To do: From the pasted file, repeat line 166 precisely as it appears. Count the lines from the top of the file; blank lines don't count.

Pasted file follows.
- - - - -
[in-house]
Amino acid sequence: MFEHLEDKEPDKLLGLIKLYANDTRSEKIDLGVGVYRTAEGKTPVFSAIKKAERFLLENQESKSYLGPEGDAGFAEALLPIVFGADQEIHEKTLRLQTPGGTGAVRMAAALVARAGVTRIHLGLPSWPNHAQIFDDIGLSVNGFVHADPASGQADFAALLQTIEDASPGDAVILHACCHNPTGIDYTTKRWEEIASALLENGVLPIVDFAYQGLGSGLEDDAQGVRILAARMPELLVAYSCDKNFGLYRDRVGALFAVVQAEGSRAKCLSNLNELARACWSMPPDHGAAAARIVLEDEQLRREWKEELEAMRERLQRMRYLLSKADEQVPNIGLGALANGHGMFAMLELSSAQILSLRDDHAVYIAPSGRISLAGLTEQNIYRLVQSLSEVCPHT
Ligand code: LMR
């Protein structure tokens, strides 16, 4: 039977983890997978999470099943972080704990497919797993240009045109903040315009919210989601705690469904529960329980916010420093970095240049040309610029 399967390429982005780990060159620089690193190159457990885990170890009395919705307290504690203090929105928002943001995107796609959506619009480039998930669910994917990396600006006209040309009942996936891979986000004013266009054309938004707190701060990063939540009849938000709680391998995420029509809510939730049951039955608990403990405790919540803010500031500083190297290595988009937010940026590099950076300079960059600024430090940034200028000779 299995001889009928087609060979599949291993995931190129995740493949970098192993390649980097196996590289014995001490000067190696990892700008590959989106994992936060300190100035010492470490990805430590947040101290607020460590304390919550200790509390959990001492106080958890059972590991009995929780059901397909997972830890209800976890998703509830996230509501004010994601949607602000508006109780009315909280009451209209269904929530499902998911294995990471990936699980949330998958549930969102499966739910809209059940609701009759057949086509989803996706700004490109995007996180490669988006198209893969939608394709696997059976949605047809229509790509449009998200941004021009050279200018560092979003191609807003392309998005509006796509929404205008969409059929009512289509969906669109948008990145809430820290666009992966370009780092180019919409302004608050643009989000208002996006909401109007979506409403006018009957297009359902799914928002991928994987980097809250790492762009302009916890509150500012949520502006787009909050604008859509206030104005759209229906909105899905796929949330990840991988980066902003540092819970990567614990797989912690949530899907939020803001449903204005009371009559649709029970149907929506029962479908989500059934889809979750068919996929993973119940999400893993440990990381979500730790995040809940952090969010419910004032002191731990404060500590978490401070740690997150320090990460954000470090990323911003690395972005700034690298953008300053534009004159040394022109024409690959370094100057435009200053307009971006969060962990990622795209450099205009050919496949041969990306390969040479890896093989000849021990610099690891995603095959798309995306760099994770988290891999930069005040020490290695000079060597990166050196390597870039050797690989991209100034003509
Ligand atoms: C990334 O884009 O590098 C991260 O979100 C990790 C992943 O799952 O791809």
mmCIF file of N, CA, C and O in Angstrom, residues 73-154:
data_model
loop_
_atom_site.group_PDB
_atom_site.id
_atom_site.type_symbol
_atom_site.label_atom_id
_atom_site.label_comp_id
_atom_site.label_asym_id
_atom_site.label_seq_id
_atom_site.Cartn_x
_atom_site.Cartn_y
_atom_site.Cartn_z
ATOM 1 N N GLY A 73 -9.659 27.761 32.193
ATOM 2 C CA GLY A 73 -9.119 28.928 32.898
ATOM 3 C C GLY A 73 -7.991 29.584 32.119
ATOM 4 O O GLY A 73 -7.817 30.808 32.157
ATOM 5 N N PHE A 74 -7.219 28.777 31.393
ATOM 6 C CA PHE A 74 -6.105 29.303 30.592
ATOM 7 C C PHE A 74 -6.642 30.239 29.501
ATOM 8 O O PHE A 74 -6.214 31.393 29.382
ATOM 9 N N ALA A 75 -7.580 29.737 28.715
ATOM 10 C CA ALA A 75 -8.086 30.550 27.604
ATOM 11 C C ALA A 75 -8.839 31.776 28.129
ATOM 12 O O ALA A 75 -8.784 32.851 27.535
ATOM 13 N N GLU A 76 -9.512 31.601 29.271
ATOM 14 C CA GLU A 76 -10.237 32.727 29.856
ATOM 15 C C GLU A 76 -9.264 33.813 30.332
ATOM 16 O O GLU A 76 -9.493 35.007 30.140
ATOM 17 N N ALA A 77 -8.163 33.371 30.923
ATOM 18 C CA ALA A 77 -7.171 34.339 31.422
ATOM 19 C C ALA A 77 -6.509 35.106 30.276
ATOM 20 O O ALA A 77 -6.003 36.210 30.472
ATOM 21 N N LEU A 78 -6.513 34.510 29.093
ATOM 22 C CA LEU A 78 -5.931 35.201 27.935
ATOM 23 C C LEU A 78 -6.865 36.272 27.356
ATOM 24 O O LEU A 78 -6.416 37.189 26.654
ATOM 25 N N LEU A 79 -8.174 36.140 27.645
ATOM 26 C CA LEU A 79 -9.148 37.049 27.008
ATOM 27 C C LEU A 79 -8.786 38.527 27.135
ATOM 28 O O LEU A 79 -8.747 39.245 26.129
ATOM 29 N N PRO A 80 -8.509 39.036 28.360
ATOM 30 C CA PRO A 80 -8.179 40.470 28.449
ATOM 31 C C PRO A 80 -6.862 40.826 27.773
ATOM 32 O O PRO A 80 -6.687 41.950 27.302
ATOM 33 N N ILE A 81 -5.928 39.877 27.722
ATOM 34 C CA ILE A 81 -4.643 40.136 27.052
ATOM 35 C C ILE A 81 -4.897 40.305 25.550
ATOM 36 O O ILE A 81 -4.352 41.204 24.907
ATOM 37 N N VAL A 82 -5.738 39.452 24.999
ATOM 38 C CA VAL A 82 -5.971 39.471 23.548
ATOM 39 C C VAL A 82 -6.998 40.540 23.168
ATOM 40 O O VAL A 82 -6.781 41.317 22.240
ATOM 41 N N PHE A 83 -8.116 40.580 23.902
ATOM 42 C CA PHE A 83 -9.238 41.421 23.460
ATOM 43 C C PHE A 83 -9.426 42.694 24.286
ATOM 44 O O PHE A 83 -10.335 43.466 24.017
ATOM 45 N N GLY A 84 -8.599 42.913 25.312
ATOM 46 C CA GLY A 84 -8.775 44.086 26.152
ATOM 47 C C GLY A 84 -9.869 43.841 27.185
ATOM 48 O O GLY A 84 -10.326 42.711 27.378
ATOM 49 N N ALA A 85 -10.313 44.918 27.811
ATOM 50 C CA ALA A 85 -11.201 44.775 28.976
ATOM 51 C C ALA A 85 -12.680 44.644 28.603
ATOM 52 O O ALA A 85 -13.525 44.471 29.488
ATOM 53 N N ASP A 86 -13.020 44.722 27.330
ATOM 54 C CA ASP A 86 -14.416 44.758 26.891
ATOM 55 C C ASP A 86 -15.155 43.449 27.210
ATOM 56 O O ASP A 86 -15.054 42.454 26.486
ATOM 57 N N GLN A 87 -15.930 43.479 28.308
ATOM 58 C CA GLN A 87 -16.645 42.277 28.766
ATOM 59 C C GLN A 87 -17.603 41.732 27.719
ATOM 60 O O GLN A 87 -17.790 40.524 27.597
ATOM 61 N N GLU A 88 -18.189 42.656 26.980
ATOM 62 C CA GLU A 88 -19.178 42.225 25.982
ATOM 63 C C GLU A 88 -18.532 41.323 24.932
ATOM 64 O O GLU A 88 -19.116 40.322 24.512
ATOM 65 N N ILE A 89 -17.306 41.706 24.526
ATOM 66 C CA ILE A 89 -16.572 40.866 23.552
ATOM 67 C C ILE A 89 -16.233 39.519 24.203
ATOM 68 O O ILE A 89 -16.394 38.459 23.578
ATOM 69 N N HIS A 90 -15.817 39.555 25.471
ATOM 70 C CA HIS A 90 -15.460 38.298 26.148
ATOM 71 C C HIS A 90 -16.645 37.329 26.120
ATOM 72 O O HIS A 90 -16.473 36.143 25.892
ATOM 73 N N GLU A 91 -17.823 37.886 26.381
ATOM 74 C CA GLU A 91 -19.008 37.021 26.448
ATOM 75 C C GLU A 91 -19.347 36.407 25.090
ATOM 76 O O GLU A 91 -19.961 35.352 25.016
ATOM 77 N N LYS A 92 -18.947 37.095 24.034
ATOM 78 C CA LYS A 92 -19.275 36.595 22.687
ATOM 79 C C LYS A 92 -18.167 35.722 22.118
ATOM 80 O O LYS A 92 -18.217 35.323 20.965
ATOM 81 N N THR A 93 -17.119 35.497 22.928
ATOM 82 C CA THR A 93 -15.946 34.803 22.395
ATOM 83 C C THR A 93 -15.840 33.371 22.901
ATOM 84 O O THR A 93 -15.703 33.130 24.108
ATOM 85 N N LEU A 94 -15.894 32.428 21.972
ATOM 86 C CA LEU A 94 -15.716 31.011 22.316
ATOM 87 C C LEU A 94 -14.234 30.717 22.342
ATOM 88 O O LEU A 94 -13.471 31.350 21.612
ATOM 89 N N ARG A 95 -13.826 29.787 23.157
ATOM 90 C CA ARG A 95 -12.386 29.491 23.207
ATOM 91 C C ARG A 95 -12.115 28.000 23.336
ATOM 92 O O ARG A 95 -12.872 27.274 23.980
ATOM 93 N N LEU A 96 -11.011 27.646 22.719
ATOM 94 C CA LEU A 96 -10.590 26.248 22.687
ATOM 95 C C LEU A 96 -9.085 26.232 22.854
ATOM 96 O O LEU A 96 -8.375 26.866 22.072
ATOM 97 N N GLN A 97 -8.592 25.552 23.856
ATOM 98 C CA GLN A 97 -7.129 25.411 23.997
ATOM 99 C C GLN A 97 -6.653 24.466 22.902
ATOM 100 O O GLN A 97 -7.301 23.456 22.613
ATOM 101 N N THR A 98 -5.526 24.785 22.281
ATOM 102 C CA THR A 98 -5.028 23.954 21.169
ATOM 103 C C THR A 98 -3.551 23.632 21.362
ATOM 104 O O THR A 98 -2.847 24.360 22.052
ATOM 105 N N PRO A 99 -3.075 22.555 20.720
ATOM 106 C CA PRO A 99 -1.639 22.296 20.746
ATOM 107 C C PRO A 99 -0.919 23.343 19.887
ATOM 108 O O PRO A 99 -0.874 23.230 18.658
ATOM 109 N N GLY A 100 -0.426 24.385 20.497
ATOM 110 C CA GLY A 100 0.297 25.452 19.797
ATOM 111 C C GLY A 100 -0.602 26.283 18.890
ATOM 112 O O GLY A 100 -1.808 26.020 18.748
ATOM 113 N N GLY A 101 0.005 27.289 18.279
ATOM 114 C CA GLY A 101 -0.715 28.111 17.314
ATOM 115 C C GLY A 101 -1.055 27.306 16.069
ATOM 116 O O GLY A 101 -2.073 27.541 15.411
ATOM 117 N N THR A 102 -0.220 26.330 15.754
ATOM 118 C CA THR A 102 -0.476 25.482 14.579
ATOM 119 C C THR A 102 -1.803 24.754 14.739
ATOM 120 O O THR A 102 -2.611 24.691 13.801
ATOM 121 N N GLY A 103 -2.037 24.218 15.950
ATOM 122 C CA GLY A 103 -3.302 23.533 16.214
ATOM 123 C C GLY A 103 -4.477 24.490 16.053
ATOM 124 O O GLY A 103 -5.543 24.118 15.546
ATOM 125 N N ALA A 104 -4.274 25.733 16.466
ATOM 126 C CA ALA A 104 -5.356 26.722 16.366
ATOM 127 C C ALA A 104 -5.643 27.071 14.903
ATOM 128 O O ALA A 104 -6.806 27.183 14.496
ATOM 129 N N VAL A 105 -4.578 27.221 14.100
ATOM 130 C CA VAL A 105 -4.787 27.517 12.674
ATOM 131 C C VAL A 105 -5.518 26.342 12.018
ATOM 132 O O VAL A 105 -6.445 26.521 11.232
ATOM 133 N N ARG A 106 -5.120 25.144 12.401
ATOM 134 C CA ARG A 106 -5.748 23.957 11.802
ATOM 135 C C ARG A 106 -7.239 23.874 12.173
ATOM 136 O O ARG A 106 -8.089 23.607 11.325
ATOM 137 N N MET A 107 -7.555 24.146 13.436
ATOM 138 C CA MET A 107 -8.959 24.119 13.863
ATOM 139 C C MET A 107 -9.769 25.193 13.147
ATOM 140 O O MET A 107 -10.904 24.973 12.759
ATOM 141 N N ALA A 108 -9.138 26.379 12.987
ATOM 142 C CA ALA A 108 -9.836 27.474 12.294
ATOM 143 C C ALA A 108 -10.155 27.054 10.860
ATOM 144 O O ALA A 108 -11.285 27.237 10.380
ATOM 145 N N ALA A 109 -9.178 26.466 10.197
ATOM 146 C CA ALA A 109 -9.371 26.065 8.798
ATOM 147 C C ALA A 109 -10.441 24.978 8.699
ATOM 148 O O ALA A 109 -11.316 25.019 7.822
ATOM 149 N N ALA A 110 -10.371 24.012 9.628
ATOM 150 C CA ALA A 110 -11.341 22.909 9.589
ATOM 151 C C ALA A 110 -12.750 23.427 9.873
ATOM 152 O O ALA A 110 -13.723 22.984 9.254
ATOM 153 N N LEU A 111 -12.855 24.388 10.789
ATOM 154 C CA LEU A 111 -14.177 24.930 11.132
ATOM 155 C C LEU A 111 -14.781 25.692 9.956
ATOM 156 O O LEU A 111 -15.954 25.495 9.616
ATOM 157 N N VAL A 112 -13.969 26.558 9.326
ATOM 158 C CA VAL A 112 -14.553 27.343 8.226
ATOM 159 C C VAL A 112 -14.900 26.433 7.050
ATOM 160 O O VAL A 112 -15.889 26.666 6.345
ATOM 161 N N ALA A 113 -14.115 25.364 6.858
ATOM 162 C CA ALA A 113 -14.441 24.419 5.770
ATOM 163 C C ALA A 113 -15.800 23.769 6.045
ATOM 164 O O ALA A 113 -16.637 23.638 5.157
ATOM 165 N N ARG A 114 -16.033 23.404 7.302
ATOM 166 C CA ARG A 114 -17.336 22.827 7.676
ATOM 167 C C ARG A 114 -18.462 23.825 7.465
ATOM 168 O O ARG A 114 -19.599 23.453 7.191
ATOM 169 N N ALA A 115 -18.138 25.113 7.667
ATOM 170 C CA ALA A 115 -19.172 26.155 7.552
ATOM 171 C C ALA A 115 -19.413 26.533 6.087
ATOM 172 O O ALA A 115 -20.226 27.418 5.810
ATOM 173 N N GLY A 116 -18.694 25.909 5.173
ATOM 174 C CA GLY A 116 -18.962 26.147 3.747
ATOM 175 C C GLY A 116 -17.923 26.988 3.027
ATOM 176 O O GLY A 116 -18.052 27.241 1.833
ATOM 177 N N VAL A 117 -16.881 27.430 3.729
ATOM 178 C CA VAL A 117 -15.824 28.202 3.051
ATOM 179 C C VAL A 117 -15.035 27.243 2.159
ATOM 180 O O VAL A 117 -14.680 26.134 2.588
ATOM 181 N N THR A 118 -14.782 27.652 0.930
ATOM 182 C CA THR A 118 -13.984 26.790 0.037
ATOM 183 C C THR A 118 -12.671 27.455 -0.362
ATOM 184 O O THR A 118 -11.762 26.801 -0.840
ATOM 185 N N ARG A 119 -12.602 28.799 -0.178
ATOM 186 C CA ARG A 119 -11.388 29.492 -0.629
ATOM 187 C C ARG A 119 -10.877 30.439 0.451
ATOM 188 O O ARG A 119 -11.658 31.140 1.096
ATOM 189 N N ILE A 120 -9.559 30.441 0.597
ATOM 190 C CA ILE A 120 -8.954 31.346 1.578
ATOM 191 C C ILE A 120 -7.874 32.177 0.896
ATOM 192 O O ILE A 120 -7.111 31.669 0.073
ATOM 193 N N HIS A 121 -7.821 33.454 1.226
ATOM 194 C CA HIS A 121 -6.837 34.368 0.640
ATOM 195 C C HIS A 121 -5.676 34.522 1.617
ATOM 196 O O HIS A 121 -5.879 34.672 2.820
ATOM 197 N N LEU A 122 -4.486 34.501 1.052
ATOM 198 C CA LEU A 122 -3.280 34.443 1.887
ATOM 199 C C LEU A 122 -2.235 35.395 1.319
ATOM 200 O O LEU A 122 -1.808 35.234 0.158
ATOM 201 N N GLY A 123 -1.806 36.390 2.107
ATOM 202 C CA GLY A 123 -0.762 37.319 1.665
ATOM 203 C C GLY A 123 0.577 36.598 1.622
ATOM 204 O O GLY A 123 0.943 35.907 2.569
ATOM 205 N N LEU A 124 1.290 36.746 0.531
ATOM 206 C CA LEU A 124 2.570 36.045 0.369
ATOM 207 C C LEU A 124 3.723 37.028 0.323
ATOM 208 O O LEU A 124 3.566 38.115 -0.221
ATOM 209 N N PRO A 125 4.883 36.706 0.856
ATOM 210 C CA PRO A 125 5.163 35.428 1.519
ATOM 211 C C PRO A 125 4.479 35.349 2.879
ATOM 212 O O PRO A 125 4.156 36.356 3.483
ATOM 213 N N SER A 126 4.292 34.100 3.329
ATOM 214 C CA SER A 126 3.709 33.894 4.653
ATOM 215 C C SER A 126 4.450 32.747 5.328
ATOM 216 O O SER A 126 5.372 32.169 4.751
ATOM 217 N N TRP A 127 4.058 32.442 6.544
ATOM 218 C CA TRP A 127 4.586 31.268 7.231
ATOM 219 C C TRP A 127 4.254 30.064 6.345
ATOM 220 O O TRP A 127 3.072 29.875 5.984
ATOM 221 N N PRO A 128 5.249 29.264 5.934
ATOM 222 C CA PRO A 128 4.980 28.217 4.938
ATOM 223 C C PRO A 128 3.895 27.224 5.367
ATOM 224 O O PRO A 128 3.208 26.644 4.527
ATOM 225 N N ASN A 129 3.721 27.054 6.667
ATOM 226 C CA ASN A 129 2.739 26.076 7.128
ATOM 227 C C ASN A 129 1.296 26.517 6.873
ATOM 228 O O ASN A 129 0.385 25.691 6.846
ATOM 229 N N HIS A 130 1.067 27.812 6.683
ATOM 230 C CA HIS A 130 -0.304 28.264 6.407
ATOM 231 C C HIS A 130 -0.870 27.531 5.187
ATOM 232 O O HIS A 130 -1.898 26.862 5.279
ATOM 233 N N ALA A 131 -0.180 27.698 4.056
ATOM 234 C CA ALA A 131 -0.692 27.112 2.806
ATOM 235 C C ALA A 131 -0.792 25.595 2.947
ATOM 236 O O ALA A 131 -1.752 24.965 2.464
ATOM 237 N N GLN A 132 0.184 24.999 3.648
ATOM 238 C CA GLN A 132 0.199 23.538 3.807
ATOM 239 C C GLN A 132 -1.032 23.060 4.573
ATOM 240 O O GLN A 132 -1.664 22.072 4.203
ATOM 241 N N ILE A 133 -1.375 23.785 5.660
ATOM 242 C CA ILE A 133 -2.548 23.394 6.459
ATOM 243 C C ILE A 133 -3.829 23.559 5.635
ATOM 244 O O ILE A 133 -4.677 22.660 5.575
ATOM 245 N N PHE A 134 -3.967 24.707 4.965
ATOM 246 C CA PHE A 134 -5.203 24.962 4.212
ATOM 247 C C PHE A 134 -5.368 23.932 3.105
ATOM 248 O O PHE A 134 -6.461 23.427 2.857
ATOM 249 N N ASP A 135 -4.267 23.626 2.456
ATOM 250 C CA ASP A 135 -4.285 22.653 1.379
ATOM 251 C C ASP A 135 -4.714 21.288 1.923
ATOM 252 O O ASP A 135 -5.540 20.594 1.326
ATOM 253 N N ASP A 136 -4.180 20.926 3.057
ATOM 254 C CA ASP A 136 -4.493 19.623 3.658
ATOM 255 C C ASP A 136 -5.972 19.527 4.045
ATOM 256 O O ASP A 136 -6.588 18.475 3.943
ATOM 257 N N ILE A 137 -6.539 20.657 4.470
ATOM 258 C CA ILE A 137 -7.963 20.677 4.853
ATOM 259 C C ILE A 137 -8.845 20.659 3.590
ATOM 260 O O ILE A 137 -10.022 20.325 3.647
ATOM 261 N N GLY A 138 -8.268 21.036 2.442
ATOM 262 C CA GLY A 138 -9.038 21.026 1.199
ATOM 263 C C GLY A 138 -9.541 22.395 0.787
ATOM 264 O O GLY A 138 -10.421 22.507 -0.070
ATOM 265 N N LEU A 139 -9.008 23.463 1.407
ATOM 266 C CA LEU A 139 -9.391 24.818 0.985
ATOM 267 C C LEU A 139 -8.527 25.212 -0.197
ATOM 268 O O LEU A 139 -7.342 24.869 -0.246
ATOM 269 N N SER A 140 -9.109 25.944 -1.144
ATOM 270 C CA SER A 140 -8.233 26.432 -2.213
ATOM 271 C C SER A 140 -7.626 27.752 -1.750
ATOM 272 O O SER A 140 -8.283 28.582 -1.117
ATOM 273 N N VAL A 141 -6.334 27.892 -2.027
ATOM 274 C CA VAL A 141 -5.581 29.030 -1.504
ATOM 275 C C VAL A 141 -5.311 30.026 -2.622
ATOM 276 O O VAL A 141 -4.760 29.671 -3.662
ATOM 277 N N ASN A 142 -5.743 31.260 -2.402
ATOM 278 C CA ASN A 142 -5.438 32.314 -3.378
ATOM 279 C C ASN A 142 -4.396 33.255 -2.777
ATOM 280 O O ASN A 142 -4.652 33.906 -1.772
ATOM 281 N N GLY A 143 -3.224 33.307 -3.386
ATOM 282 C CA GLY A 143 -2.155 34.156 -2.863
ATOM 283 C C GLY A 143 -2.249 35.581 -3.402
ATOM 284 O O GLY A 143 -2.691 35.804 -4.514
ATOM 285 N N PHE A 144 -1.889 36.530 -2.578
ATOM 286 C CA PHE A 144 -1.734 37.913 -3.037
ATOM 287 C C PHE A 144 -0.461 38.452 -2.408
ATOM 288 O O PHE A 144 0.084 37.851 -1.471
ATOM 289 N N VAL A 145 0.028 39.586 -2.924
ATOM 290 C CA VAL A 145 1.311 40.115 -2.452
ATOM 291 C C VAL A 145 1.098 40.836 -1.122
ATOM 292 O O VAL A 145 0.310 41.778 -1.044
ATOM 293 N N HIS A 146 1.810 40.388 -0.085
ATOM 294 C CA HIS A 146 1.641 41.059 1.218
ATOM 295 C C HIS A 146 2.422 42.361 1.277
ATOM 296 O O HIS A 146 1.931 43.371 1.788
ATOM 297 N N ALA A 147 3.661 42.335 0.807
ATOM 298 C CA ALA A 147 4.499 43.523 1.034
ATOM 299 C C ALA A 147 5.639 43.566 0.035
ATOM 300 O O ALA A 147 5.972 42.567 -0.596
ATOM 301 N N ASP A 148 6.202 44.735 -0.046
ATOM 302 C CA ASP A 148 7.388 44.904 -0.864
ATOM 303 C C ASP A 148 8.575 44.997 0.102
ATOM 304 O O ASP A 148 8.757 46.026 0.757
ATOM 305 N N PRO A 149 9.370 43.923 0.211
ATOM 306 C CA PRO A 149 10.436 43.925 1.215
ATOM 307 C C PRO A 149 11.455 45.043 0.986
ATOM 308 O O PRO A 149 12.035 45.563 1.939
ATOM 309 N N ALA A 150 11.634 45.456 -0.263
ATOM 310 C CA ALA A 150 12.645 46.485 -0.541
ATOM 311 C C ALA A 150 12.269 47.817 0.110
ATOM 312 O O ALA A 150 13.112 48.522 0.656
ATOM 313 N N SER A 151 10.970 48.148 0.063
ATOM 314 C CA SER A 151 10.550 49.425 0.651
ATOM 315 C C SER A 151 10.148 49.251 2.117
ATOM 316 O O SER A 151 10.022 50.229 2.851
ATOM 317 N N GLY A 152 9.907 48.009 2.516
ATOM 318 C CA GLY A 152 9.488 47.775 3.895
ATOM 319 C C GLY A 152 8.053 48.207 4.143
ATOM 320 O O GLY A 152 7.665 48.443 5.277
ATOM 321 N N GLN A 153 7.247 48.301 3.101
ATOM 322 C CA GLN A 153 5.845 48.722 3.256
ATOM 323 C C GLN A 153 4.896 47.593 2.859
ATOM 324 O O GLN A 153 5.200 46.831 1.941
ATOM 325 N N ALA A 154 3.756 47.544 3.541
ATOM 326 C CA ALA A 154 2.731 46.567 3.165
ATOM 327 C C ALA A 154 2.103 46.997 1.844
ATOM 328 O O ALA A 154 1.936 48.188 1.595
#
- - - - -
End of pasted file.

ATOM 148 O O ALA A 109 -11.316 25.019 7.822